Three Chapters on the Labour Market Assimilation of Canada's Immigrant Population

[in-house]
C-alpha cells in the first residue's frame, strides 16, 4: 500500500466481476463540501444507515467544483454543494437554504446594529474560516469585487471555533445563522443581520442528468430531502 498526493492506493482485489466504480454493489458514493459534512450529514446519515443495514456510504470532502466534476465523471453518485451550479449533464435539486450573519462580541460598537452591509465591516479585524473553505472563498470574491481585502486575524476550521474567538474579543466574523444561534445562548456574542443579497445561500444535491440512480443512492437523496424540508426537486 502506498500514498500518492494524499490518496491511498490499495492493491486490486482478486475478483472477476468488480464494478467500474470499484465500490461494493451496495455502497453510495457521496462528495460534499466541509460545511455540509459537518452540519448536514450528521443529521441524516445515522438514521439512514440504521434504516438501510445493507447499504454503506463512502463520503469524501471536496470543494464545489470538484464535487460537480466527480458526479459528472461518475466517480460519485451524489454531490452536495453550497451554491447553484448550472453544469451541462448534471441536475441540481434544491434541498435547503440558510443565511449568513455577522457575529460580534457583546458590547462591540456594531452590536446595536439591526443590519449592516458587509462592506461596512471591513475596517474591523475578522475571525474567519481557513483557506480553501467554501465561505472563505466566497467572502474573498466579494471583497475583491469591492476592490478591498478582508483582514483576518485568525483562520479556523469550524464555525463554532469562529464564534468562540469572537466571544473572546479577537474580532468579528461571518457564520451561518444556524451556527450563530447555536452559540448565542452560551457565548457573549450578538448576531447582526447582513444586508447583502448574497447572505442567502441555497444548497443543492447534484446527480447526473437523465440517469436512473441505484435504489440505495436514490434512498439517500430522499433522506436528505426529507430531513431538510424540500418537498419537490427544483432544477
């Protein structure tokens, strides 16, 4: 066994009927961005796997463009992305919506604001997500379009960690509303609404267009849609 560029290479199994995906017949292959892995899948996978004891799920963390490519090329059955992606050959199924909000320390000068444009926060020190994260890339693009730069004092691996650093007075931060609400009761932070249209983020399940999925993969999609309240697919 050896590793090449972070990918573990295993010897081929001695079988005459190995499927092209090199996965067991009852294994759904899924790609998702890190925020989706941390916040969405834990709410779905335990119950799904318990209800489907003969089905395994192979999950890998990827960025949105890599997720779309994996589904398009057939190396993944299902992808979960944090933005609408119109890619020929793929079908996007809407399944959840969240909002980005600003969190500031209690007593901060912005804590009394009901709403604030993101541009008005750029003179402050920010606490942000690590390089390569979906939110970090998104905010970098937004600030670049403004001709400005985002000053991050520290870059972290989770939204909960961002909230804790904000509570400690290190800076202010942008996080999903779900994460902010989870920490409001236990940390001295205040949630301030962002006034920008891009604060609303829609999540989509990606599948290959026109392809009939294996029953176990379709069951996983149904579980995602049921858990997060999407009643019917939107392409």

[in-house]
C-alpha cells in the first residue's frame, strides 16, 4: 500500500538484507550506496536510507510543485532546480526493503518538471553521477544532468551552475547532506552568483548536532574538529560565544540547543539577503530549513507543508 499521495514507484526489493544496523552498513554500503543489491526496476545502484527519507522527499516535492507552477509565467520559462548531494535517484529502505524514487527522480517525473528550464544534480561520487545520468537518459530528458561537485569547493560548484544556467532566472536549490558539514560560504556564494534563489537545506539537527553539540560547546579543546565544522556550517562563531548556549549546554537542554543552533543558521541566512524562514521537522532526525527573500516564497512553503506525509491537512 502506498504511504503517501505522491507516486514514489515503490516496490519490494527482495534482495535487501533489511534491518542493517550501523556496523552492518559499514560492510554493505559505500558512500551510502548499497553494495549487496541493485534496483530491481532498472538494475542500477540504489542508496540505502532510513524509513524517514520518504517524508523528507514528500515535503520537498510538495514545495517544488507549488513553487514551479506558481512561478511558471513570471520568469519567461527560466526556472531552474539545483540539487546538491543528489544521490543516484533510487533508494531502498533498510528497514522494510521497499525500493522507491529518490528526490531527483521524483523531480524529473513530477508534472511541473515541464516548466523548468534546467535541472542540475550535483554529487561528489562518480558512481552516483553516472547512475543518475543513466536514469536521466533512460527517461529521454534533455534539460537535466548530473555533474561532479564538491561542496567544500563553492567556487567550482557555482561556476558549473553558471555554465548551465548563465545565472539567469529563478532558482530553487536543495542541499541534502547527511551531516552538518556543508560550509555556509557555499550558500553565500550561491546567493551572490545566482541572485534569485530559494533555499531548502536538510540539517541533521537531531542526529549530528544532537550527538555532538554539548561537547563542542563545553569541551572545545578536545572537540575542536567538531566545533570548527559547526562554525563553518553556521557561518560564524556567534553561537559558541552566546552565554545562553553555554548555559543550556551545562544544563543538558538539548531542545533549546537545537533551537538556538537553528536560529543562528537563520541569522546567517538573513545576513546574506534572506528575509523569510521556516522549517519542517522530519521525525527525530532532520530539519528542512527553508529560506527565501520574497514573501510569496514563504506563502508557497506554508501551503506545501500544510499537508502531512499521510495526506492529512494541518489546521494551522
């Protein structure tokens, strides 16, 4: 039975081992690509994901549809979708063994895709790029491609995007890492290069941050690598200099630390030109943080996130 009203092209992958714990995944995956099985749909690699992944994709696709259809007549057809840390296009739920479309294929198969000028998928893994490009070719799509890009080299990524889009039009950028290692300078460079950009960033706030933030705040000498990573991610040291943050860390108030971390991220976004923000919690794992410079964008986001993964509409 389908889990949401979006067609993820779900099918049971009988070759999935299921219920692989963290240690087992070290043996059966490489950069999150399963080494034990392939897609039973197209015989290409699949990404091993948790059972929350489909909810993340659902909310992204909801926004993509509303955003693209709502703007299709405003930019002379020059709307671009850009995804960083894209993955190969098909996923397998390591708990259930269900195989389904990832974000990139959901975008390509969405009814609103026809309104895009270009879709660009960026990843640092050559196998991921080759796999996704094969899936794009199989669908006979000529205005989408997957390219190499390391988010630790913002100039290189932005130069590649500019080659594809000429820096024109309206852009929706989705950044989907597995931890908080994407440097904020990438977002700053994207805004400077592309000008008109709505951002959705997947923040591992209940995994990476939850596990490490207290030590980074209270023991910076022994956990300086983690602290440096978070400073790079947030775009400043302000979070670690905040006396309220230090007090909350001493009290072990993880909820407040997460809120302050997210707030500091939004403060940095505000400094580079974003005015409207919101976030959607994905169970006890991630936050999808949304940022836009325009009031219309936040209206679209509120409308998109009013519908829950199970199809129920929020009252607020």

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The three chapters of my dissertation examine immigrant assimilation in the Canadian labour market. Through three levels of analysis, which are distinguished by the sample restrictions that are employed, I investigate immigrant labour force and job dynamics, immigrant propensity for self-employment, and immigrant wage assimilation, respectively. In the first chapter, I exploit recently-introduced immigrant identifiers in the Canadian Labour Force Survey (LFS) and the longitudinal dimension of these data to compare the labor force and job dynamics of Canada's native-born and immigrant populations. I am particularly interested in the role of job, as opposed to worker, heterogeneity in driving immigrant wage disparities and in how the paths into and out of jobs of varying quality compares between immigrants and the native-born. The main finding is that the disparity in immigrant job quality, which does not appear to diminish with years since arrival, reflects a combination of relatively low transitions into high-wage jobs and high transitions out of these jobs. The former result appears about equally due to difficulties obtaining high-wage jobs directly out of unemployment and in using low-wage jobs as stepping-stones. I find little or no evidence, however, that immigrant jobseekers face barriers to low-wage jobs. We interpret these findings as emphasizing the empirical importance of the quintessential immigrant anecdote of a low-quality "survival job" becoming a "dead-end job". The second chapter analyzes immigrant choice of self-employment versus paid employment. Using the Canadian Census public use microdata files from 1981 to 2006, I update the Canadian literature on immigrant self-employment by examining changes in the likelihood of self-employment across arrival cohorts of immigrants and how self-employment rates evolve in the years following migration to Canada. This study finds that new immigrants, who arrived between 1996 and 2005, turned to self-employment at a faster rate than the earlier cohorts and that immigrants become increasingly likely to be self-employed as they spend more time in Canada. More important, I examine immigrant earnings outcomes relative to the native-born, instead of within, sectors and thus explore the extent to which a comparative advantage in self-employment, captured by the difference in potential earnings between the self- and paid-employment sectors, can explain the tremendous shift toward self-employment in the immigrant population. The results show that the earnings advantage between the self- and the paid-employment sectors accounts for the higher likelihood of self-employment for traditional immigrants in the years following migration. However, the potential earnings difference cannot explain the reason that non-traditional immigrants are more likely to be self-employed as they consistently lose an earnings advantage in the self-employment sector relative to the paid-employment sector. My paper suggests that immigrants may face barriers to accessing paid-employment, or immigrants are attracted to self-employment by non-monetary benefits. Lastly, in the third chapter, studies which estimate separate returns to foreign and host-country sources of human capital have burgeoned in the immigration literature in recent years. In estimating separate returns, analysts are typically forced to make strong assumptions about the timing and exogeneity of human capital investments. Using a particularly rich longitudinal Canadian data source, I consider to what extent the findings of the Canadian literature may be driven by biases arising from errors in measuring foreign and host-country sources of human capital and the endogeneity of post-migration schooling and work experience. The main finding is that the results of the current literature by and large do not appear to be driven by the assumptions needed to estimate separate returns using the standard data sources available.